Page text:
Alan Turing and the Pet Shop Boys
The Pet Shop Boys recently debuted a piece about Alan Turing, He Dreamed of Machines. In a special concert with the BBC Philharmonic Orchestra, Neil Tennant revealed that this is just one part of what will be a larger biographical piece about Turing. It will be known as, A Man From The Future.
For those of you who like the PSB and know anything about Turing, this is a really cool thing. Alan Turing is a World War II hero. The PSB deserves credit for paying homage to our famous codebreaking gay forefather. Still, a little warning is in order. It is hard to say this about a talented music duo working on a serious project of this sort, but He Dreamed of Machines is not their best work. I will say more below.
I want so badly to like this song. I like the PSB in general, but there are some things to be said about why this song doesn't quite deliver. In the interest of holding back my bitchy inner gay, I will restrict myself to two points.
We have come to a strange day in history when it is possible for techno music to sound dated. Unfortunately, I don't think that's what the PSB were going for. It feels like some 70's retro-future is rubbing its polyester onesie all over me. Now I don't mind when the polyester onesie belongs to Ziggy Stardust, but it feels wrong in a contemporary song, which I think was intended as a somber and inspirational homage. I take some small relief knowing that the person who compiled background images for the youtube link must have picked up on this 70's-future feeling as well.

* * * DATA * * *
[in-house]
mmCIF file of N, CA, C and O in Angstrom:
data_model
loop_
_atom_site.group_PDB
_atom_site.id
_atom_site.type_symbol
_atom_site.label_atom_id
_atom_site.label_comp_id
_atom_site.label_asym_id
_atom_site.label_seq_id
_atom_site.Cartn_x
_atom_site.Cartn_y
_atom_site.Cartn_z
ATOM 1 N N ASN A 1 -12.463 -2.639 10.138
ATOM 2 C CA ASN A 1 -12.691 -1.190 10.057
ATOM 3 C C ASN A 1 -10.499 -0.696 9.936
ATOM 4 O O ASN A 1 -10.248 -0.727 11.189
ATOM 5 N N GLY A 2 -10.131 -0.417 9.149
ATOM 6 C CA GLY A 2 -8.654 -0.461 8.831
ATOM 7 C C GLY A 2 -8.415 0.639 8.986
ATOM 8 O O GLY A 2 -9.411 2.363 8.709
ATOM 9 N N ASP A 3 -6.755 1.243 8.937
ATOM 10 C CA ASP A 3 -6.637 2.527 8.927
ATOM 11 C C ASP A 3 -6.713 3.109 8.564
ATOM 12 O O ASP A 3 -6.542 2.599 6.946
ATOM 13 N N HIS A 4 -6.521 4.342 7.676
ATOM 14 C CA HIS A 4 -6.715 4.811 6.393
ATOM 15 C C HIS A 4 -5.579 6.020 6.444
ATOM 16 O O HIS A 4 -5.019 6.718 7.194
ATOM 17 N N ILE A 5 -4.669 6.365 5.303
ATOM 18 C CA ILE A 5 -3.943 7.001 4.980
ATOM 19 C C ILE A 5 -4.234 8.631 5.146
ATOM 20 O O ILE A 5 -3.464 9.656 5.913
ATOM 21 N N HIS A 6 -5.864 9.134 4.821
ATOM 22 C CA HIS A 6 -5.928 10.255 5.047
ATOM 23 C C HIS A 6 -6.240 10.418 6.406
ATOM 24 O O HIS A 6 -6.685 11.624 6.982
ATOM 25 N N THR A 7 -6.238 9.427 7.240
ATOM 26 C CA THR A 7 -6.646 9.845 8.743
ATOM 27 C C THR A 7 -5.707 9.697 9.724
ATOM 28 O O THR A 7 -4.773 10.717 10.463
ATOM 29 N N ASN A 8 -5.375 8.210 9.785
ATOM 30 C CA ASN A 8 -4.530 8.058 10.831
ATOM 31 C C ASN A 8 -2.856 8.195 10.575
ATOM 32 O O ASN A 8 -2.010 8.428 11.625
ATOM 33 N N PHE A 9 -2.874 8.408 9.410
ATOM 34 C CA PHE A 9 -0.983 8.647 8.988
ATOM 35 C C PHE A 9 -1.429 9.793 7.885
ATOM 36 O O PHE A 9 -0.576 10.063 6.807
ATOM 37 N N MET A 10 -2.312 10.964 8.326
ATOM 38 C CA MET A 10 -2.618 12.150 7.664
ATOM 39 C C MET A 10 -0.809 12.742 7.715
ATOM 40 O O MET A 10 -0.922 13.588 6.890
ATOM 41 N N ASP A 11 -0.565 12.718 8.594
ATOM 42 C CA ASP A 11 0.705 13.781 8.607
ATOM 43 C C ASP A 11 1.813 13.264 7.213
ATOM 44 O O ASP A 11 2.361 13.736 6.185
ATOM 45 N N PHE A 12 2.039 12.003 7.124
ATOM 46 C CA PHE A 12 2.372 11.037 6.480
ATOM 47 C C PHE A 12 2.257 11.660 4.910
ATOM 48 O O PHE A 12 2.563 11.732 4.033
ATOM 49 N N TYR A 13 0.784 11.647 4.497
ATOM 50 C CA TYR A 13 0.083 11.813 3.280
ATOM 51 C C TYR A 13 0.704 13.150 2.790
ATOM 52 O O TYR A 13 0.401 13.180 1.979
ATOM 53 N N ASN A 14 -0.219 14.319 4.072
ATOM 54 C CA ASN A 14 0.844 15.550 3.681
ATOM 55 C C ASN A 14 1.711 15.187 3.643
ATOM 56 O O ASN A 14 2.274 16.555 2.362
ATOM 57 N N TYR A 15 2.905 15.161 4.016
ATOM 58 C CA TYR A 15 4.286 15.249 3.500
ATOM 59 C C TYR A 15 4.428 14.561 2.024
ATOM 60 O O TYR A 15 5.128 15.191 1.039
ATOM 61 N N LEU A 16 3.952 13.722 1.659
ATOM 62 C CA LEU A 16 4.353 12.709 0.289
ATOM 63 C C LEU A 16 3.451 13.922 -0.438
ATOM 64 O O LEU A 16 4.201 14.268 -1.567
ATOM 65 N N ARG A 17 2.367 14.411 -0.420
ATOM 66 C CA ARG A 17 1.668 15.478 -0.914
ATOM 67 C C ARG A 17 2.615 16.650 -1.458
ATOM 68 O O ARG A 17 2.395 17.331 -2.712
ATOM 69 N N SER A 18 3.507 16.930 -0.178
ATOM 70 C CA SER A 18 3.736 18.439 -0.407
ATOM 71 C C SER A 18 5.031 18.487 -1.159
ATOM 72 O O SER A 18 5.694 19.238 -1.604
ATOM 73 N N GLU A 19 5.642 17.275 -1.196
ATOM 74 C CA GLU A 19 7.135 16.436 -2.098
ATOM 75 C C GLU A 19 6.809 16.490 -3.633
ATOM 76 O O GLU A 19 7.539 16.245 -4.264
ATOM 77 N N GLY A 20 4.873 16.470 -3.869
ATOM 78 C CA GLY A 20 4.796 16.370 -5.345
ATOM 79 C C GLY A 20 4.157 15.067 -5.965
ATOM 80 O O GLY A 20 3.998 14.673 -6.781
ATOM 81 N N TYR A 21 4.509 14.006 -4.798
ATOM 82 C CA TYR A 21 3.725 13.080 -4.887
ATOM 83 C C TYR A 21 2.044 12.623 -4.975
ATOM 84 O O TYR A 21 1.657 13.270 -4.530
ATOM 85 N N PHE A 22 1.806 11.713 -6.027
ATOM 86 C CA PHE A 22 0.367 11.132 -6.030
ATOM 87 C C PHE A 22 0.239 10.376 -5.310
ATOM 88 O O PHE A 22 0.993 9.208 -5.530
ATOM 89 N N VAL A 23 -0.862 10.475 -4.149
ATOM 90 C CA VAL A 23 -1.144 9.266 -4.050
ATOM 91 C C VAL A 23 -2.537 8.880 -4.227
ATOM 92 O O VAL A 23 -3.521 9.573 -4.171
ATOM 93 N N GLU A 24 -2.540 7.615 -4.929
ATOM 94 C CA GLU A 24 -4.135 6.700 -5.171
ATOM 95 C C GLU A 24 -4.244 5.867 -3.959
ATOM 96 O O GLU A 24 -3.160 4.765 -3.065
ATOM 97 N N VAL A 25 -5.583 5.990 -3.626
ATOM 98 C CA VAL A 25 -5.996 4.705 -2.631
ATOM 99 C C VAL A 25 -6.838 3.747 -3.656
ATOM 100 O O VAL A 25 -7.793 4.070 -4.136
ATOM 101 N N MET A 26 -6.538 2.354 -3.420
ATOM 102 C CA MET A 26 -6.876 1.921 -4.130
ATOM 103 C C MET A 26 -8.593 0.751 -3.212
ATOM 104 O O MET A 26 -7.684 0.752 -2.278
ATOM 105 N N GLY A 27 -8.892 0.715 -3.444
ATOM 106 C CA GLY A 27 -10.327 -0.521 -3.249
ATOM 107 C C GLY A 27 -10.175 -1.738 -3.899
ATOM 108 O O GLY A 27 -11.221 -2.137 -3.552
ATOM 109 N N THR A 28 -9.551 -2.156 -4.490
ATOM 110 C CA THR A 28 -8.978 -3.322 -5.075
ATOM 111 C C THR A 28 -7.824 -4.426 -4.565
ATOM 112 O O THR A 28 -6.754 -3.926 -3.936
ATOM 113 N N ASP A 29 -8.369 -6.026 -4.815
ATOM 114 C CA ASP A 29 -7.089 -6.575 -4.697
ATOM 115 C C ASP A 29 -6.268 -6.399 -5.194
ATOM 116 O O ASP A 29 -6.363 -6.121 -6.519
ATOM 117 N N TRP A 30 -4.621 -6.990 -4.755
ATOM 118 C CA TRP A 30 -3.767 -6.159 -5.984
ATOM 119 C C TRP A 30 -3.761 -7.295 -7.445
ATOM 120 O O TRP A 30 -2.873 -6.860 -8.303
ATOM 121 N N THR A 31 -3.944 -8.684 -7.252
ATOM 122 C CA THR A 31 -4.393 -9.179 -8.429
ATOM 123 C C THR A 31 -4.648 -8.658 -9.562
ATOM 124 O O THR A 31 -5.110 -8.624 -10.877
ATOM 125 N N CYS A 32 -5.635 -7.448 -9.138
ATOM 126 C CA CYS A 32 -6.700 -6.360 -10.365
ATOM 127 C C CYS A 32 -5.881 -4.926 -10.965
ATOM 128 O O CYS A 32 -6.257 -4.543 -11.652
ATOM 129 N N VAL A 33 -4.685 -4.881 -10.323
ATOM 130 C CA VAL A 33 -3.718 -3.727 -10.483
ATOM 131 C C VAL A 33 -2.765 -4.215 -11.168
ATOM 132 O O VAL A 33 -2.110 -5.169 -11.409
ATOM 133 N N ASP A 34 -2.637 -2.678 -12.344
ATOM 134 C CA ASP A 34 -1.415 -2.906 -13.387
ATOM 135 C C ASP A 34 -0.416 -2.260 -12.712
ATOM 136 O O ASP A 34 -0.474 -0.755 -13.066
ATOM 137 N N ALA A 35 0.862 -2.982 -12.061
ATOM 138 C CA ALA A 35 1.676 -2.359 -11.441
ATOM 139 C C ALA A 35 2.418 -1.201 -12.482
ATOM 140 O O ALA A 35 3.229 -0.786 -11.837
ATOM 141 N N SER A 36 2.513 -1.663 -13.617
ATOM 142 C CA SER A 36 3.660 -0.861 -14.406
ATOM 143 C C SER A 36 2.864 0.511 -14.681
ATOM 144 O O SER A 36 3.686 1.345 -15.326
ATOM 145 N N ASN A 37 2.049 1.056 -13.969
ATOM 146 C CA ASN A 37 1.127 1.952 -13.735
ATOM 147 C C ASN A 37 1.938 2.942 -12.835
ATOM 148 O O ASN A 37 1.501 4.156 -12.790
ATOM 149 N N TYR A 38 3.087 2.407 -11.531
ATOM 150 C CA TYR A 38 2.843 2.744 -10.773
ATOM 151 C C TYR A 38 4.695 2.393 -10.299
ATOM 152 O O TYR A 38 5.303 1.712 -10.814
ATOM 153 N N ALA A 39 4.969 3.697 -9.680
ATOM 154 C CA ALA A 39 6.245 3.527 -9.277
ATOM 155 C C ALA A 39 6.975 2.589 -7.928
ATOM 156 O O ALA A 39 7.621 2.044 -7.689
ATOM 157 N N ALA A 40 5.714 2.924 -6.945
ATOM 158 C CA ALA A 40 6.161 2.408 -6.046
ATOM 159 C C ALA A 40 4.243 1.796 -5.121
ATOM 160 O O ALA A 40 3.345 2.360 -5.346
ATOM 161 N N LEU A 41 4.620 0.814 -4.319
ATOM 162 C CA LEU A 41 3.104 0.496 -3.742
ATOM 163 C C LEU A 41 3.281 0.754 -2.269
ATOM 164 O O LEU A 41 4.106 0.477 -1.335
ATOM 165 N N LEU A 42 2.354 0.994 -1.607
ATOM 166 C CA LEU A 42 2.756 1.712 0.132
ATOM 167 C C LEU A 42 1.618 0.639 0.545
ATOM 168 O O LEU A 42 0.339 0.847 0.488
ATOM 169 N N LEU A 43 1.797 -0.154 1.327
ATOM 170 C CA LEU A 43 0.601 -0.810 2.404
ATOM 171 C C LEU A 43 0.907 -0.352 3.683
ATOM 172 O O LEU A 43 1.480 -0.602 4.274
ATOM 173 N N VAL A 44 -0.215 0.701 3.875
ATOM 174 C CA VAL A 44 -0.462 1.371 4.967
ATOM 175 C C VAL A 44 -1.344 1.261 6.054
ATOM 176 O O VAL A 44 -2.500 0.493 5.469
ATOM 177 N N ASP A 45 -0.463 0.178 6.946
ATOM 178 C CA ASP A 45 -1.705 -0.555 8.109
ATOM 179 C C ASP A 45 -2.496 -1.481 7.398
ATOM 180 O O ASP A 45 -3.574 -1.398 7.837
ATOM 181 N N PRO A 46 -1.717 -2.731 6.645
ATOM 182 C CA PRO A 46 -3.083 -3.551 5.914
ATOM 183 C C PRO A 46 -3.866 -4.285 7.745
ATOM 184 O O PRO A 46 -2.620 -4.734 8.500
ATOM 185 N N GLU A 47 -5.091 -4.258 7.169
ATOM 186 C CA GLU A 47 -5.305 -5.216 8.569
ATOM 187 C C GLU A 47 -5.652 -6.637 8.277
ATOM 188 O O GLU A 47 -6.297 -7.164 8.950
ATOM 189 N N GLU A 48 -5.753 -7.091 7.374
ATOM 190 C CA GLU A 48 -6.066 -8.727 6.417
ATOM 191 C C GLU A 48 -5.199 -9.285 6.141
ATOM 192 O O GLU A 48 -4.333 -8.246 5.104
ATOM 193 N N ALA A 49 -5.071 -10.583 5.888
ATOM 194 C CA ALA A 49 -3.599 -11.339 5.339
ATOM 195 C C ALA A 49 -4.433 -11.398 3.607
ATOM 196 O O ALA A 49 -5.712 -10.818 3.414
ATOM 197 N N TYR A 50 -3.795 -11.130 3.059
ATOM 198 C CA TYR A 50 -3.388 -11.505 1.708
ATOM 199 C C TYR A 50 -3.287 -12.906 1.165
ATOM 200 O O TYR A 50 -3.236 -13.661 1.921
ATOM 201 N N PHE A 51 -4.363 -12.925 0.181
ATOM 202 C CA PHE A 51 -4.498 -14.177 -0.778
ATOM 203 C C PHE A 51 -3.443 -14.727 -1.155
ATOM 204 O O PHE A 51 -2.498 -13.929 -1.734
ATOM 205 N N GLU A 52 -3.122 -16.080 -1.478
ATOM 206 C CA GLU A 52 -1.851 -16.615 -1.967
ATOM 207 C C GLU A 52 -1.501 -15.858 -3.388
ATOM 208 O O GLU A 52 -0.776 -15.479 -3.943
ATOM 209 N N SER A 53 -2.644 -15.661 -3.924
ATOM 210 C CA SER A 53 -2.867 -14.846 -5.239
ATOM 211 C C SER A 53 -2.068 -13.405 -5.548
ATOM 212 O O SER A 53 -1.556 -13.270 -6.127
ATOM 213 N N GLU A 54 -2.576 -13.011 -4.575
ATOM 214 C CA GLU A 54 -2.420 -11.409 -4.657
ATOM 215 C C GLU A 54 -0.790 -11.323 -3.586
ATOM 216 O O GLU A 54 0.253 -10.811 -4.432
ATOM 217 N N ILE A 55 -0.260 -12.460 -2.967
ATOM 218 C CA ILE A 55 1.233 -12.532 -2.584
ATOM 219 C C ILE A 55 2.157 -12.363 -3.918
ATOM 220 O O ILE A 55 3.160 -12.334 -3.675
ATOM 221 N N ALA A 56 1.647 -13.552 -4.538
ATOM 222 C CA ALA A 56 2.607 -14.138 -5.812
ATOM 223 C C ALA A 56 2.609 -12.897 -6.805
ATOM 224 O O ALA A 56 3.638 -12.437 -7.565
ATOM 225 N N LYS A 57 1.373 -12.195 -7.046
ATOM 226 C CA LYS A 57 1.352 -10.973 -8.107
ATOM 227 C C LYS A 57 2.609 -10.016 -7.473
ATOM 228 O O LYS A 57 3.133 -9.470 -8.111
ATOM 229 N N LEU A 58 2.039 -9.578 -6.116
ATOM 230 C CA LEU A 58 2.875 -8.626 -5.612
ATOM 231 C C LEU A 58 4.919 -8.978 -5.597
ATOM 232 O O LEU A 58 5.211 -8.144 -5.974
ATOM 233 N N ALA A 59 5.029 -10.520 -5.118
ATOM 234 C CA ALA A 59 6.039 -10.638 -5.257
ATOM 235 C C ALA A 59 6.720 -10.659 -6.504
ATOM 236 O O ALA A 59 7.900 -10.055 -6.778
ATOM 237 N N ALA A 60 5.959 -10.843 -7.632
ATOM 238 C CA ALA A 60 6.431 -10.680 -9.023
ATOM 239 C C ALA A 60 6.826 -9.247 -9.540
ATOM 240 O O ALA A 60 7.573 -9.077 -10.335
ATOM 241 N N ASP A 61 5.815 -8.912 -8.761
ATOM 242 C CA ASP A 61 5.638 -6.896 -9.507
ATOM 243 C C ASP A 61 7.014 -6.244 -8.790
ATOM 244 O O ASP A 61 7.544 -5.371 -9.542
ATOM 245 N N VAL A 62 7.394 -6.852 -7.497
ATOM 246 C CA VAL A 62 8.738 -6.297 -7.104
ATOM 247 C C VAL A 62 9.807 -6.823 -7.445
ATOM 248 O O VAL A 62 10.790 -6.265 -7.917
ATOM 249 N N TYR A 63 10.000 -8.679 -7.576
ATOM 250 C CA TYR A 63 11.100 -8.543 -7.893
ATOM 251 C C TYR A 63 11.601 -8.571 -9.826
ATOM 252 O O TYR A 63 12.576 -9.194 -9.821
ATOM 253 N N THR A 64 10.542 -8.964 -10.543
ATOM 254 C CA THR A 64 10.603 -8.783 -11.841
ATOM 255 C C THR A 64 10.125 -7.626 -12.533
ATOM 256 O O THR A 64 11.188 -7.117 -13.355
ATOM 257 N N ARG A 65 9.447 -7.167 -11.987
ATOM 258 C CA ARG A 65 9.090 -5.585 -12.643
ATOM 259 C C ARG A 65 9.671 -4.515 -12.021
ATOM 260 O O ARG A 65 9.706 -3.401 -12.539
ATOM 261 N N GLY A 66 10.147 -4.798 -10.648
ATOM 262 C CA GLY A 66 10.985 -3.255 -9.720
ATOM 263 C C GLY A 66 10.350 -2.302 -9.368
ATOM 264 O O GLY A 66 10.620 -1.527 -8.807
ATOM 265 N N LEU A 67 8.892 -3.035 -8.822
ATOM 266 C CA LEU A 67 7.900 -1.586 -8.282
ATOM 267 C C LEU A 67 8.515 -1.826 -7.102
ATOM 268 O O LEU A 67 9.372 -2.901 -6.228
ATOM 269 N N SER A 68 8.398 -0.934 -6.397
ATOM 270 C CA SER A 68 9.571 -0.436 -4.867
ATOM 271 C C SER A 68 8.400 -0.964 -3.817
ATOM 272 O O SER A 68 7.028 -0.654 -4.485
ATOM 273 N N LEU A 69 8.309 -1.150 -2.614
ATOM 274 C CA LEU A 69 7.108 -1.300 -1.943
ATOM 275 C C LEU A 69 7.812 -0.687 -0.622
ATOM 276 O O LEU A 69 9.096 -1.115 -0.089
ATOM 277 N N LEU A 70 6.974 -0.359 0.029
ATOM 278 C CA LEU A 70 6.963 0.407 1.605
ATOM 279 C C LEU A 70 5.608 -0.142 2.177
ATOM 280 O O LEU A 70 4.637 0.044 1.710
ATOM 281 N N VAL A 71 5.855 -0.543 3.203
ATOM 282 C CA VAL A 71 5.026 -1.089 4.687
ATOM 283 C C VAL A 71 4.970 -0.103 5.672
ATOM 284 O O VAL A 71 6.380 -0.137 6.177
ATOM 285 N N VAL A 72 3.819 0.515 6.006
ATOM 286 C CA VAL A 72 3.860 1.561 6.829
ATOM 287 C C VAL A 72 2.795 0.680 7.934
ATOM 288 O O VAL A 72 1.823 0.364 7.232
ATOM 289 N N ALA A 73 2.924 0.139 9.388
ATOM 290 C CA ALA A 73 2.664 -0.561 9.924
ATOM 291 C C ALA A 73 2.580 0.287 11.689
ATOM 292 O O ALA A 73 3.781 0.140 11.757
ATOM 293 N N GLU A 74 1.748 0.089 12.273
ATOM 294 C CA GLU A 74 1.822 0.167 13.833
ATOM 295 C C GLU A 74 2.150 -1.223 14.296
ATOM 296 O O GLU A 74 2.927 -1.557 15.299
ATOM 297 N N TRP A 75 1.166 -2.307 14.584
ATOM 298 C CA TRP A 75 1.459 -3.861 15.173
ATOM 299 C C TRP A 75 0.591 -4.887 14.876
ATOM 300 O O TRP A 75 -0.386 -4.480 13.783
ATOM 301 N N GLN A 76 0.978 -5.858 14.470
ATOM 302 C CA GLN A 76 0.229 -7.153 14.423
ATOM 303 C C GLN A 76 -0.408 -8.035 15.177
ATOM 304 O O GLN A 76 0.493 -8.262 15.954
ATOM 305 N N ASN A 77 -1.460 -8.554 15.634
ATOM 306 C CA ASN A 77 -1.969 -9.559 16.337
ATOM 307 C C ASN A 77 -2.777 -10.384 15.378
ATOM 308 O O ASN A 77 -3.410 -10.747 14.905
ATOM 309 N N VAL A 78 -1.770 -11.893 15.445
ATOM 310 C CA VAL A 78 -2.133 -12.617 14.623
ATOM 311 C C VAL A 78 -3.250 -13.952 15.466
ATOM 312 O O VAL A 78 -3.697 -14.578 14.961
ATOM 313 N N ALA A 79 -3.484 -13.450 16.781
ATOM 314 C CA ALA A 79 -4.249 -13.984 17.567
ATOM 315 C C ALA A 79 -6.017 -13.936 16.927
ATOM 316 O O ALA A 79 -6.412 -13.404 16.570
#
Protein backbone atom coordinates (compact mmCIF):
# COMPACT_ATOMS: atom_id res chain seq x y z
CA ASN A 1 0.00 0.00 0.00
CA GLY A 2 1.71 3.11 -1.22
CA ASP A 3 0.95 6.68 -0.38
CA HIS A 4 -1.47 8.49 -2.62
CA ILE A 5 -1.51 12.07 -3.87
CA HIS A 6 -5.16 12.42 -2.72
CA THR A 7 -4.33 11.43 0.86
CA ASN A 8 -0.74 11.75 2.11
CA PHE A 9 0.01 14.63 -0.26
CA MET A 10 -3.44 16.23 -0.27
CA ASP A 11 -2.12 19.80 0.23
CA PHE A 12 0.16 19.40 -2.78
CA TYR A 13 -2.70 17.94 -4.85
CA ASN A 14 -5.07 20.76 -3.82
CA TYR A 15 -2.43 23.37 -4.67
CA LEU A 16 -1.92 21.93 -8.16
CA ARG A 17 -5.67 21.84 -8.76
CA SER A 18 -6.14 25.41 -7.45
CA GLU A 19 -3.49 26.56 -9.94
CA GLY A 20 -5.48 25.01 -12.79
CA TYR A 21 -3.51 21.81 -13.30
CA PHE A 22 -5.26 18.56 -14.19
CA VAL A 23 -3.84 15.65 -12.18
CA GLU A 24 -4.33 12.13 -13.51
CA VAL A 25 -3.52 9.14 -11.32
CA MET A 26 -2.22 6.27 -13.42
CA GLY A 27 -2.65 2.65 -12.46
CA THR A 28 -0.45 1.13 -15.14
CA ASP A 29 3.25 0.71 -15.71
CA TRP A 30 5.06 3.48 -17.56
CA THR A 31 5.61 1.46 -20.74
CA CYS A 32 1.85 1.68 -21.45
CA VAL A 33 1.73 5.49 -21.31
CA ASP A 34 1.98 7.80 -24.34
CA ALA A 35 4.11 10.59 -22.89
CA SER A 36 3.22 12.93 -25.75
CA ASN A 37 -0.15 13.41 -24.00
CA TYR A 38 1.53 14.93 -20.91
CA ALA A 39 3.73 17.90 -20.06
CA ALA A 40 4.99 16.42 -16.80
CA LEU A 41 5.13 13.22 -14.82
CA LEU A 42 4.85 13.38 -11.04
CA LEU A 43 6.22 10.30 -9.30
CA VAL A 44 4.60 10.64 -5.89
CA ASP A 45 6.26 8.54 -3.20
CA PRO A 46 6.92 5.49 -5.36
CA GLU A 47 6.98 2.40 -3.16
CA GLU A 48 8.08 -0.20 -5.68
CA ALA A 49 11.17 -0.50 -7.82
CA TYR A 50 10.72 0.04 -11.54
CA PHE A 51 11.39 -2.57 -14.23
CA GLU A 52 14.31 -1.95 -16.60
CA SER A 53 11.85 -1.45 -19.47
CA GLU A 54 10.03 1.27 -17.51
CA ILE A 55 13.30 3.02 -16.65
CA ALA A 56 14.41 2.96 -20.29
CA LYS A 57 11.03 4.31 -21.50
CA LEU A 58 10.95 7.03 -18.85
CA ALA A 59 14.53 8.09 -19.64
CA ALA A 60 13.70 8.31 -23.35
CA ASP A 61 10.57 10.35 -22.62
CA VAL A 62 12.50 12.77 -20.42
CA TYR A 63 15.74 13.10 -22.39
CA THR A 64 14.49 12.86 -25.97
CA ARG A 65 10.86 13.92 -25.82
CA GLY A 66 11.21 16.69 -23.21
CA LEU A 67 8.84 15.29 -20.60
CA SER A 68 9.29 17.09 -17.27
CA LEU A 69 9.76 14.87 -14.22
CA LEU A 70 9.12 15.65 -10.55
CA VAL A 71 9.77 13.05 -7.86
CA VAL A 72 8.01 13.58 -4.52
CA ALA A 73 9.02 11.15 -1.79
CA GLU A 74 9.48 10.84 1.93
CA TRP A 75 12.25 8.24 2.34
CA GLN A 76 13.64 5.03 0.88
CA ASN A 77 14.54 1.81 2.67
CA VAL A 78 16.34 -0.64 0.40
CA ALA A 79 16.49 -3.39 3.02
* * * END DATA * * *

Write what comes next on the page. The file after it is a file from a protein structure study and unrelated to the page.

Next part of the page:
It is strange, because the PSB's newer album Elysium doesn't sound at all like this. Of course Neil is singing there and properly synthesized, which might be the biggest problem with He Dreamed of Machines. Skip to about 2:52 in the song and listen to the long and melodramatic monologue. It might seem out of place, as apparently PSB lifted most of the monologue right from the biography. Despite all my best efforts to resist, all I can think of when I hear the monolgue is the Stonehenge scene in Spinal Tap.
Now before I start feeling worse about not respecting a band that contains a prestigious gay man, who in turn is attempting to respect another even more prestigious gay man, I will stop. I hope others feel differently about this song and find more pleasure in it than I have.